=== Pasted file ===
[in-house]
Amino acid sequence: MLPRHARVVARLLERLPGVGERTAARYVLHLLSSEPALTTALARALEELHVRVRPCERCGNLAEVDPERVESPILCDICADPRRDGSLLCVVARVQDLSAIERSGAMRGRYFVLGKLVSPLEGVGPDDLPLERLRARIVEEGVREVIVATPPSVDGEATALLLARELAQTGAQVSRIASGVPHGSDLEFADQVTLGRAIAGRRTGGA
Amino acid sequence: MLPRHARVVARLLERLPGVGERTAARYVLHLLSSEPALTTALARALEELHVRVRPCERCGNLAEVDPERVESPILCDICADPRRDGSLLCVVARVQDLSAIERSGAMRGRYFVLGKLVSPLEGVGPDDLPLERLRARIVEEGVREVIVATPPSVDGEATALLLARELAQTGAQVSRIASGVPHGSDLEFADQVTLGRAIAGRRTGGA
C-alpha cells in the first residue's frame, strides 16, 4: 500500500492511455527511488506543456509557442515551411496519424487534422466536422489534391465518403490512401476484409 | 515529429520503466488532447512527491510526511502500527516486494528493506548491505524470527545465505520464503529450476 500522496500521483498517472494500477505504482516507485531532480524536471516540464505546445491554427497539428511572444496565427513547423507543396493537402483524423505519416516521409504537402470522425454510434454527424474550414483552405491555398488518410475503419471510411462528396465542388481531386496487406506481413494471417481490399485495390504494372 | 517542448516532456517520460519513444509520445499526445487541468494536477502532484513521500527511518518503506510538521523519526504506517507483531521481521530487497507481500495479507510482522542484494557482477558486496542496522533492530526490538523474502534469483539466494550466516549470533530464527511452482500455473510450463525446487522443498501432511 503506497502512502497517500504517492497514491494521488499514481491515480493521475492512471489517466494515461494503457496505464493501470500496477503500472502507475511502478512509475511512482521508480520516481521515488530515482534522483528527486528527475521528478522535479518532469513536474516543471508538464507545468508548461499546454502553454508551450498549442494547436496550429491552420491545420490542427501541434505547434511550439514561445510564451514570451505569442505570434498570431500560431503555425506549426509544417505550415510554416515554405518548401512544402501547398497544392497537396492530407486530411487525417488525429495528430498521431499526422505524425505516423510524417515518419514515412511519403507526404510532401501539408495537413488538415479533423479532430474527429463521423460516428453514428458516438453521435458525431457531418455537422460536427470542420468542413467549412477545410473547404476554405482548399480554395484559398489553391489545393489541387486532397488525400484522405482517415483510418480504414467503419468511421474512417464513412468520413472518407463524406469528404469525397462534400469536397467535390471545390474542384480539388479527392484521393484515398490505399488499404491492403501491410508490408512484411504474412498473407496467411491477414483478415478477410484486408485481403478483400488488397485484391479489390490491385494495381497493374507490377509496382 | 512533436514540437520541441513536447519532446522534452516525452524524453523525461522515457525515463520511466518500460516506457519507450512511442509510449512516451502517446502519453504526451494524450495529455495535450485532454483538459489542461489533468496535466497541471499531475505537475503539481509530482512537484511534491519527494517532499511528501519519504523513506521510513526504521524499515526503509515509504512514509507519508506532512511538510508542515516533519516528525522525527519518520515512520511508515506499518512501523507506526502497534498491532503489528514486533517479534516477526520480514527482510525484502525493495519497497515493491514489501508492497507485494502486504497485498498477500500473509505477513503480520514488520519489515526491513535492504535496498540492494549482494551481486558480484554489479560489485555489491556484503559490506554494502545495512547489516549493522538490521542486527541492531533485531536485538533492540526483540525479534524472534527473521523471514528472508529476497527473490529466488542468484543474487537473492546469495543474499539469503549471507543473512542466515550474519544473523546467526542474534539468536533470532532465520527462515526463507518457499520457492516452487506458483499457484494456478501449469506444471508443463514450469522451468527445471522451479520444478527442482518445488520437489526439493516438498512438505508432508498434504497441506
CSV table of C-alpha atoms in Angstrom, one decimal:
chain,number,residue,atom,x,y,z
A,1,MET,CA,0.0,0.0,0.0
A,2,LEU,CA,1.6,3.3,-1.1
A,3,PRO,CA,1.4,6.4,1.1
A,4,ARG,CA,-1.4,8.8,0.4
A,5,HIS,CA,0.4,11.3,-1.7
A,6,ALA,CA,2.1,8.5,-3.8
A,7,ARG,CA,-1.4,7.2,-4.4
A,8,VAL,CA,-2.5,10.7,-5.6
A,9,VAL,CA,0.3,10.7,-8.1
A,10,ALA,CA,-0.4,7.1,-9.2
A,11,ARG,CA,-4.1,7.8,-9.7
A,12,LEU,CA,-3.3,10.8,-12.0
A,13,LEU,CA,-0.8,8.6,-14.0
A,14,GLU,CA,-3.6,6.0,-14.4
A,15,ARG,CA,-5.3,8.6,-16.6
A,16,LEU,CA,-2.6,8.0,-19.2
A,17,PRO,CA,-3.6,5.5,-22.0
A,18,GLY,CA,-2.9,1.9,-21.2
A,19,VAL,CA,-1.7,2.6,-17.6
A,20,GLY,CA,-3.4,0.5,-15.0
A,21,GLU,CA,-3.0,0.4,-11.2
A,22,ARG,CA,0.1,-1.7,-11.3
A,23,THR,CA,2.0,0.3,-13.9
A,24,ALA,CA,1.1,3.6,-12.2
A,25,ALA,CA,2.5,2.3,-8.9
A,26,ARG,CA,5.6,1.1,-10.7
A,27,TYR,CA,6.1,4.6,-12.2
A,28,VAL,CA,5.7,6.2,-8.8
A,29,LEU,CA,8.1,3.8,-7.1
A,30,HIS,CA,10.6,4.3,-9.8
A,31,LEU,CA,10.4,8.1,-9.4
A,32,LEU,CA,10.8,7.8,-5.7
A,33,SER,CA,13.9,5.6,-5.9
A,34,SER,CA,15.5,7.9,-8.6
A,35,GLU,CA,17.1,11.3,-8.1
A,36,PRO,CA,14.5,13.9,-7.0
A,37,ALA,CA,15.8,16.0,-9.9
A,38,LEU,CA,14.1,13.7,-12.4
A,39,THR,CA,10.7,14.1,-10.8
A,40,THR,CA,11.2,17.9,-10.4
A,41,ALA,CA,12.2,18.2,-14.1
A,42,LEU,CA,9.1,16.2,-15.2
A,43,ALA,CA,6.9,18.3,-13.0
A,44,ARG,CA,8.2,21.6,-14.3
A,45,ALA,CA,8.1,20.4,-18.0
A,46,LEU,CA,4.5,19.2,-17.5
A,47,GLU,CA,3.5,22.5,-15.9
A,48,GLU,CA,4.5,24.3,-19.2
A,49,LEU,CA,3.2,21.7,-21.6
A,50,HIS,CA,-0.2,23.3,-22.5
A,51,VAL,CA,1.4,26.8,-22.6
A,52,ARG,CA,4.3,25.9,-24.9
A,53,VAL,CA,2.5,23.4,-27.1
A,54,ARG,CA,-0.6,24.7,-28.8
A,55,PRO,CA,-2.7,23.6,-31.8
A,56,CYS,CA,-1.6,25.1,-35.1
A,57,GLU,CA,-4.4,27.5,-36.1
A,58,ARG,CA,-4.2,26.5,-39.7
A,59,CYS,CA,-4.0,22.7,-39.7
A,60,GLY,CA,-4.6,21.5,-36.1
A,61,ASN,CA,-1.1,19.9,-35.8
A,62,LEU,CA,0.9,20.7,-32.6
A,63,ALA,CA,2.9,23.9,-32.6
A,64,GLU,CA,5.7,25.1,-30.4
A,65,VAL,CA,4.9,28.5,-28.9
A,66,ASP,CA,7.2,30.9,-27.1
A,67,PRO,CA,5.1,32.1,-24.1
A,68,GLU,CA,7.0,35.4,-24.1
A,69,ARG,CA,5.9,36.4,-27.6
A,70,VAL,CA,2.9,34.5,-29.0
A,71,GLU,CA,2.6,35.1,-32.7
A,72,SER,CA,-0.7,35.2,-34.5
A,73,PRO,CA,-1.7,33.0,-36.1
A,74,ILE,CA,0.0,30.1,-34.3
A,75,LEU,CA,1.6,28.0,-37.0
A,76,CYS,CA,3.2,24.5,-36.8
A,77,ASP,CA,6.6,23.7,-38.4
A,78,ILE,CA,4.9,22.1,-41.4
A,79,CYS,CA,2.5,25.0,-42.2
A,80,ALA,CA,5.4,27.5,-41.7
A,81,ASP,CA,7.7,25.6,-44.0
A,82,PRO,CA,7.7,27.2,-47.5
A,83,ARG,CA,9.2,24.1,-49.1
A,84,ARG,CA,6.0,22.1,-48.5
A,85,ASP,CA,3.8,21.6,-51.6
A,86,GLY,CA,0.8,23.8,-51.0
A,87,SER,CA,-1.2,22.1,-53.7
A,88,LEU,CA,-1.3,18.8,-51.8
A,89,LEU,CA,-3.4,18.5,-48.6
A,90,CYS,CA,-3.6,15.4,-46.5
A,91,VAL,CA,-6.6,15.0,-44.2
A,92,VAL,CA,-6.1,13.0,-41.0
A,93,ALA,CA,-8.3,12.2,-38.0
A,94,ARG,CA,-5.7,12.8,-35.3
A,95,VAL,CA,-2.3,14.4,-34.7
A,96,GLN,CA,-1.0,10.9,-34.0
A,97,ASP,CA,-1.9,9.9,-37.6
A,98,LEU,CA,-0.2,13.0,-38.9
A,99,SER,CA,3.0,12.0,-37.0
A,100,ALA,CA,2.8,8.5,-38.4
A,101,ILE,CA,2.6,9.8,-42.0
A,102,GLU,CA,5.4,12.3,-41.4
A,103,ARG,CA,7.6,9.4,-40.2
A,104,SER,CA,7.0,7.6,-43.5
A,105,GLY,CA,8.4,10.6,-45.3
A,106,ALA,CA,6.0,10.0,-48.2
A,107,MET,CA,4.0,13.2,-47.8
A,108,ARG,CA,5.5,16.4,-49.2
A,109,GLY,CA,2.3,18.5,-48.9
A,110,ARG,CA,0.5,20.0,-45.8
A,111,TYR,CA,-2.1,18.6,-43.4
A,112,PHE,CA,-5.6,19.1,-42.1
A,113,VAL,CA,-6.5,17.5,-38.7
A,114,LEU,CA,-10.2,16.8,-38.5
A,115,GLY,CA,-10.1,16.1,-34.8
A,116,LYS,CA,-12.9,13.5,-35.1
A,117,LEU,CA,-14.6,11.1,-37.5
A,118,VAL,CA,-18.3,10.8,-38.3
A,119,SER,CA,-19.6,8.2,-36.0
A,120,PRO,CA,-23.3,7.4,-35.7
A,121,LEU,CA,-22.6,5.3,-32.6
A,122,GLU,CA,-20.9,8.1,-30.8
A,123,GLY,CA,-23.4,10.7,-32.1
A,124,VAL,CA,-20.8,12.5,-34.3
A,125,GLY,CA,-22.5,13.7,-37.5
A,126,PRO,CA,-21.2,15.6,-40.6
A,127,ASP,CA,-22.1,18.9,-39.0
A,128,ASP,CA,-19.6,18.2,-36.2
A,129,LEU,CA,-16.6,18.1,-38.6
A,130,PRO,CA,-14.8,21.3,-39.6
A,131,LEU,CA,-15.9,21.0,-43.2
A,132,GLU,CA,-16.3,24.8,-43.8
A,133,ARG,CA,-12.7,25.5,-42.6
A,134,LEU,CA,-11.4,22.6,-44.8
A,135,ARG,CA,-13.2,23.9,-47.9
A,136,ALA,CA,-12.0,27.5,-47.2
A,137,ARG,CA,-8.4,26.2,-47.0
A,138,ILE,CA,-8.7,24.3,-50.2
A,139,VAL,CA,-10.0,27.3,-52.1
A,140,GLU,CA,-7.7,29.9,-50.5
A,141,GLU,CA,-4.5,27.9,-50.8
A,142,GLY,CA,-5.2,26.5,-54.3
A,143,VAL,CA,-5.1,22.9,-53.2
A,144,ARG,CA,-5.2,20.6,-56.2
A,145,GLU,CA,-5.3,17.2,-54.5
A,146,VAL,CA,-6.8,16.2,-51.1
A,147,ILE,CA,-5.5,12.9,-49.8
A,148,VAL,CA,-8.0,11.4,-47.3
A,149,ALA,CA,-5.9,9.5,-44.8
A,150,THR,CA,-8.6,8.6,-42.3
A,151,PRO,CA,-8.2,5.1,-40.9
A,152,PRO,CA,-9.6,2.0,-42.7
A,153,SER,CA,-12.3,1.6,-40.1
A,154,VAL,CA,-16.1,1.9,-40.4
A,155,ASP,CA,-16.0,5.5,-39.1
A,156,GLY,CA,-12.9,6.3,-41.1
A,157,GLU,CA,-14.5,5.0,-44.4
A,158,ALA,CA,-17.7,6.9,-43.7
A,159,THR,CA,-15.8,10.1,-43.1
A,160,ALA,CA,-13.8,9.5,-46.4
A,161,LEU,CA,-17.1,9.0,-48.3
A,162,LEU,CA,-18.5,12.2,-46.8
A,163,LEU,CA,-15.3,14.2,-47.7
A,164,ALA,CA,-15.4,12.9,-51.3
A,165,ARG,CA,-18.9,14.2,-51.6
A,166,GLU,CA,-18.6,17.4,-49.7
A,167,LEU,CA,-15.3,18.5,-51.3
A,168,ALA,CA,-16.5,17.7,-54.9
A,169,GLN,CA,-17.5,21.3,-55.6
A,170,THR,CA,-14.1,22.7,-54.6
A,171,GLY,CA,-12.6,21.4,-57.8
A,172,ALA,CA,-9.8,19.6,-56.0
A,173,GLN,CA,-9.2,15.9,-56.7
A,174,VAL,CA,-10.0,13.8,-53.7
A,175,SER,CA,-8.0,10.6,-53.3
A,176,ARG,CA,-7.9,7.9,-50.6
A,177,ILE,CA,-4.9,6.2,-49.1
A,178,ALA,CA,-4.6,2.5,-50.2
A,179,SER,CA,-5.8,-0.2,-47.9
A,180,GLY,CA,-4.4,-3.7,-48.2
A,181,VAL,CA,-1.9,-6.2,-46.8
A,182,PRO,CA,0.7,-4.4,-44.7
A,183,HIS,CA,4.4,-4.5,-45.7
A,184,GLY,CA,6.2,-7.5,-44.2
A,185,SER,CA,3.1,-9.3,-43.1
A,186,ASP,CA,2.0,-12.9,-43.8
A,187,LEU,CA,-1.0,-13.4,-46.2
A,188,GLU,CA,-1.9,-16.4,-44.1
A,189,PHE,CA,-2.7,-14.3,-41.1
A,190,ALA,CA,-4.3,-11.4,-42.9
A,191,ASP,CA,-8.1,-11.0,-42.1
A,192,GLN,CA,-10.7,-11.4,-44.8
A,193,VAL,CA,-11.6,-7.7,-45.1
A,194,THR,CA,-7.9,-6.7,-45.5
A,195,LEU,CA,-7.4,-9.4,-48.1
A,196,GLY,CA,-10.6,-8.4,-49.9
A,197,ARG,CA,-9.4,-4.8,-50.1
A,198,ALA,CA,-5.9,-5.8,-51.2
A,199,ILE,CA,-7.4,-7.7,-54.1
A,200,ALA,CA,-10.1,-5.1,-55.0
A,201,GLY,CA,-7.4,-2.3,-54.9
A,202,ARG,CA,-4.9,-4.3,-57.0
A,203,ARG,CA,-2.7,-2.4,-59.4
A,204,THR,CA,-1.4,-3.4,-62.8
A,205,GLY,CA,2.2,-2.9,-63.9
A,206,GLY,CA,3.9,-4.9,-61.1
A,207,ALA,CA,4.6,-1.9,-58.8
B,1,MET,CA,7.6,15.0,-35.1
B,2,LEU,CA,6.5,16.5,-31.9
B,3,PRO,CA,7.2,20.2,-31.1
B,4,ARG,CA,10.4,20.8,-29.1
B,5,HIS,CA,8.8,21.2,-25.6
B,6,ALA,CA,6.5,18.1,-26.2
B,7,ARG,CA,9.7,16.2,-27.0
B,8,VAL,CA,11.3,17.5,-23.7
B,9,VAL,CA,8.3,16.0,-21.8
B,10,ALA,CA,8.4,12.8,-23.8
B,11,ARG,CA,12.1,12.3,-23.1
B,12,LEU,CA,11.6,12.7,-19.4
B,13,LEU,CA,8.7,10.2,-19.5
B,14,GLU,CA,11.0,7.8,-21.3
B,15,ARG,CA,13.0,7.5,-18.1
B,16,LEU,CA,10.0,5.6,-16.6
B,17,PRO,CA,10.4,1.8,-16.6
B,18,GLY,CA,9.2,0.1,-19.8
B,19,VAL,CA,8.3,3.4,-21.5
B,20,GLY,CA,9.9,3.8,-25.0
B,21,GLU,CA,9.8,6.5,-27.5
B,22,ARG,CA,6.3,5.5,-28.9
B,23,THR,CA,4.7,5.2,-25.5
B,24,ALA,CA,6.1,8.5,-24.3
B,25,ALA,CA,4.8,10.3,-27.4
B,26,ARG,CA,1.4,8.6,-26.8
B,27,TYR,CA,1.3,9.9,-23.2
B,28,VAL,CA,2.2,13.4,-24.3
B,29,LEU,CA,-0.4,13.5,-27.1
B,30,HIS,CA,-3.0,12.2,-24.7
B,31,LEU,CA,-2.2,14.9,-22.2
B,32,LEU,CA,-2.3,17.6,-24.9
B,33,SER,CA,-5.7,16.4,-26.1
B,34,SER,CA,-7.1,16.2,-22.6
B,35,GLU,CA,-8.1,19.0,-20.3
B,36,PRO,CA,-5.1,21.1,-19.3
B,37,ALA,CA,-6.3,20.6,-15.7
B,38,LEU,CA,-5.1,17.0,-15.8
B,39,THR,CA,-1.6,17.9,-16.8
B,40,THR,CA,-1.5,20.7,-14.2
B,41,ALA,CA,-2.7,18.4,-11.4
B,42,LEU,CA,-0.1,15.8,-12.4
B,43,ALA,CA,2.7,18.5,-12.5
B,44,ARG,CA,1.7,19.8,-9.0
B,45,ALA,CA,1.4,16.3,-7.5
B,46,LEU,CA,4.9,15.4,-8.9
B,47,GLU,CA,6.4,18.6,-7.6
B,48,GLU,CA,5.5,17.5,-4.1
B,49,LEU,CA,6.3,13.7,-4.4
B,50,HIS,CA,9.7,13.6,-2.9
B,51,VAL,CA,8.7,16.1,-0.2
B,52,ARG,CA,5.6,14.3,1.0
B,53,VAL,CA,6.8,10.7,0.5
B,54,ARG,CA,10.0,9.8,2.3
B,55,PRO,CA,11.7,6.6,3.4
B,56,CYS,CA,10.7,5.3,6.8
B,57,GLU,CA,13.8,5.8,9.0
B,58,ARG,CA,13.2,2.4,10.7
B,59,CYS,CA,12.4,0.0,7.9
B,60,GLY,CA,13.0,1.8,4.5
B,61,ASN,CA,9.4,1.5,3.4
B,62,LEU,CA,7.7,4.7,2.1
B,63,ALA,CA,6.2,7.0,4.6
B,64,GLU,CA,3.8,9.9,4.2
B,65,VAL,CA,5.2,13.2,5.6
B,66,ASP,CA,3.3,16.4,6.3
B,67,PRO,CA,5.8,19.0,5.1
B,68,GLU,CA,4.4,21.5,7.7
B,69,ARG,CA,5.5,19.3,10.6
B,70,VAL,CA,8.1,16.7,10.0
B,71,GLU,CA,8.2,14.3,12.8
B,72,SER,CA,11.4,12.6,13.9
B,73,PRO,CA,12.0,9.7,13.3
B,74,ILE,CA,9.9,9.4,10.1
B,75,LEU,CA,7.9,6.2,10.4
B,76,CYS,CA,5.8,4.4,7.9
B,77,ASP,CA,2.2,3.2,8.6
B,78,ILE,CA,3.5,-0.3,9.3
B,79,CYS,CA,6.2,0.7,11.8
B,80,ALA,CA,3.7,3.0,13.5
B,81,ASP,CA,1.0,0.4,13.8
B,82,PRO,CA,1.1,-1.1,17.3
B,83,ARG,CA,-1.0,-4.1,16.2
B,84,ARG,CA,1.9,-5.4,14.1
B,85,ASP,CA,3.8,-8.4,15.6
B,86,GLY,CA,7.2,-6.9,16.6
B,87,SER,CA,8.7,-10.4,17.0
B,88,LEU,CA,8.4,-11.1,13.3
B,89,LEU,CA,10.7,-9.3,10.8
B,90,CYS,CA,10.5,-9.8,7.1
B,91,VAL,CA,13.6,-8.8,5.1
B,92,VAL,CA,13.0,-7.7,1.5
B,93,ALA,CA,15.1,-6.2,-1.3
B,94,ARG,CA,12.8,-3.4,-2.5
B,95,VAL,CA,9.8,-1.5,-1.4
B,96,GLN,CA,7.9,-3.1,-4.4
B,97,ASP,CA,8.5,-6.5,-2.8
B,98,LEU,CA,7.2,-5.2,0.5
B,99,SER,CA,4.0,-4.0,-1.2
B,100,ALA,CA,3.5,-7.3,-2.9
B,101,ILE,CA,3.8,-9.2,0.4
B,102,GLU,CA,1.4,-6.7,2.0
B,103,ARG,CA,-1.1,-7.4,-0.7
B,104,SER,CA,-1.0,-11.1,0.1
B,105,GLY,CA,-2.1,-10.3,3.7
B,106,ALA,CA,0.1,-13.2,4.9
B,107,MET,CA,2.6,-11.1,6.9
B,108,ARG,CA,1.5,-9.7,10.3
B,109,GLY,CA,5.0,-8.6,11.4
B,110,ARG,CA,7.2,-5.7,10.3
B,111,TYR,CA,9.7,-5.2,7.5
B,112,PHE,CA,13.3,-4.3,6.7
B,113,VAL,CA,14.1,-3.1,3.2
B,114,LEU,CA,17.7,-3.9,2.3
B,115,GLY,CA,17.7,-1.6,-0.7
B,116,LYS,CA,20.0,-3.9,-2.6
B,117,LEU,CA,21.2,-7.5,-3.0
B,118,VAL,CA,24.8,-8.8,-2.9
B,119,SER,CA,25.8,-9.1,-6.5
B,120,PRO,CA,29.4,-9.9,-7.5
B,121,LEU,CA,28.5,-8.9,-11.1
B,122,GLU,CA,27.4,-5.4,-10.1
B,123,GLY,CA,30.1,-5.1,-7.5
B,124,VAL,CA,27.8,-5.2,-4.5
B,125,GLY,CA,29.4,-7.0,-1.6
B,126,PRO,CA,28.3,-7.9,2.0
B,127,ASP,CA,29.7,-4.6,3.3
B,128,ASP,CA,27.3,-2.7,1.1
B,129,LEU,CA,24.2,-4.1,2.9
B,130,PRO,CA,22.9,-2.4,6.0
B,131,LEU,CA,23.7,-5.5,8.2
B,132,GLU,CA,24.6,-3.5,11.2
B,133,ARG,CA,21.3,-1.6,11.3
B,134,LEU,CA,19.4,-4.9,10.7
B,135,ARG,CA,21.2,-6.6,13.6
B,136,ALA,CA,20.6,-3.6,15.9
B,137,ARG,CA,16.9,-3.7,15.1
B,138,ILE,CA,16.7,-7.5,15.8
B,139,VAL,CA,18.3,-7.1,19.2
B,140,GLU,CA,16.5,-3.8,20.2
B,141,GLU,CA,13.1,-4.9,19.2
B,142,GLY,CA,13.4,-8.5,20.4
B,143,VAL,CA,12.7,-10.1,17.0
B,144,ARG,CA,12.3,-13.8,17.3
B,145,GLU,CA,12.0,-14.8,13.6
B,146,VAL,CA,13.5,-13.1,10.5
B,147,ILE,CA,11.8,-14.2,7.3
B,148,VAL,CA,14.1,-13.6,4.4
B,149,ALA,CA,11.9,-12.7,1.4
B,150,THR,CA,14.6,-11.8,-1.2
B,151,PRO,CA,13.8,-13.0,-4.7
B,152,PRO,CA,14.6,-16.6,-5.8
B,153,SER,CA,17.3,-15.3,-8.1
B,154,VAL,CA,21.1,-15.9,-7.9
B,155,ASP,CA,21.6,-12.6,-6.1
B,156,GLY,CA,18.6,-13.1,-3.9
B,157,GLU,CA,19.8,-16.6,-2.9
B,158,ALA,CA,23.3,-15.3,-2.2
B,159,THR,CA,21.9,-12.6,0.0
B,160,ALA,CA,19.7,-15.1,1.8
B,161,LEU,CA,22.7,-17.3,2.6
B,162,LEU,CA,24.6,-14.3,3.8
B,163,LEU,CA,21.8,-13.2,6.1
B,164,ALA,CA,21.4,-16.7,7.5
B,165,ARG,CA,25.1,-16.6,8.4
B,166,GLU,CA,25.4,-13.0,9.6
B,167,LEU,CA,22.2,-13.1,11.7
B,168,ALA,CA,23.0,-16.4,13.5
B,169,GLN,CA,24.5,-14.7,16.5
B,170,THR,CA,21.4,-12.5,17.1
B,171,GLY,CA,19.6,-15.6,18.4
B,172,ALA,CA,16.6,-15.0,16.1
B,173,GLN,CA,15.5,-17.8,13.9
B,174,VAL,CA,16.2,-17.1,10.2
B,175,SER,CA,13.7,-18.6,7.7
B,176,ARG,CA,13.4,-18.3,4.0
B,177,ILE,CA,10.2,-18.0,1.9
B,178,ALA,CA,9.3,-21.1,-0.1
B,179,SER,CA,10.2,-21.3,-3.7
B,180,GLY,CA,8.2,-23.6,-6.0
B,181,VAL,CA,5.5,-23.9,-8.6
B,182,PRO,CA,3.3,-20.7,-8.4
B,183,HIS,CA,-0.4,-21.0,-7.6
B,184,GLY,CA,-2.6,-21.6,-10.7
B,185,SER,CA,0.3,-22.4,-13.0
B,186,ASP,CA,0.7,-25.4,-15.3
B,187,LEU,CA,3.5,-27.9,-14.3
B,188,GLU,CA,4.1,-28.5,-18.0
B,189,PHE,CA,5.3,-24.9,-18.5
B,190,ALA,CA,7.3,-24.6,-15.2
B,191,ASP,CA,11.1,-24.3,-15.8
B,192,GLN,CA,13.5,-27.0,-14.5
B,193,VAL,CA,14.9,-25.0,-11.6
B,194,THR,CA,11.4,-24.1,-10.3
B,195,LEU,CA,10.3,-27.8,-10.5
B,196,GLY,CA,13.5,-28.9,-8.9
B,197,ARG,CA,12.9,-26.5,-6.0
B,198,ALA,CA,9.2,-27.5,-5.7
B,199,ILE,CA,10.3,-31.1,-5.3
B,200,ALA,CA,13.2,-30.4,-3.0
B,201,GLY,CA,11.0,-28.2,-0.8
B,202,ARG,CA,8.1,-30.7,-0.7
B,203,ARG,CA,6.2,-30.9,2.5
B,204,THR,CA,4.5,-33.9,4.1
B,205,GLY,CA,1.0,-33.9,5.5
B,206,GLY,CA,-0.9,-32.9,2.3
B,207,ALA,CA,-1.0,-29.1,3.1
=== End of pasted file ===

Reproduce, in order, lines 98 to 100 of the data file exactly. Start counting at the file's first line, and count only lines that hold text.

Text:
A,92,VAL,CA,-6.1,13.0,-41.0
A,93,ALA,CA,-8.3,12.2,-38.0
A,94,ARG,CA,-5.7,12.8,-35.3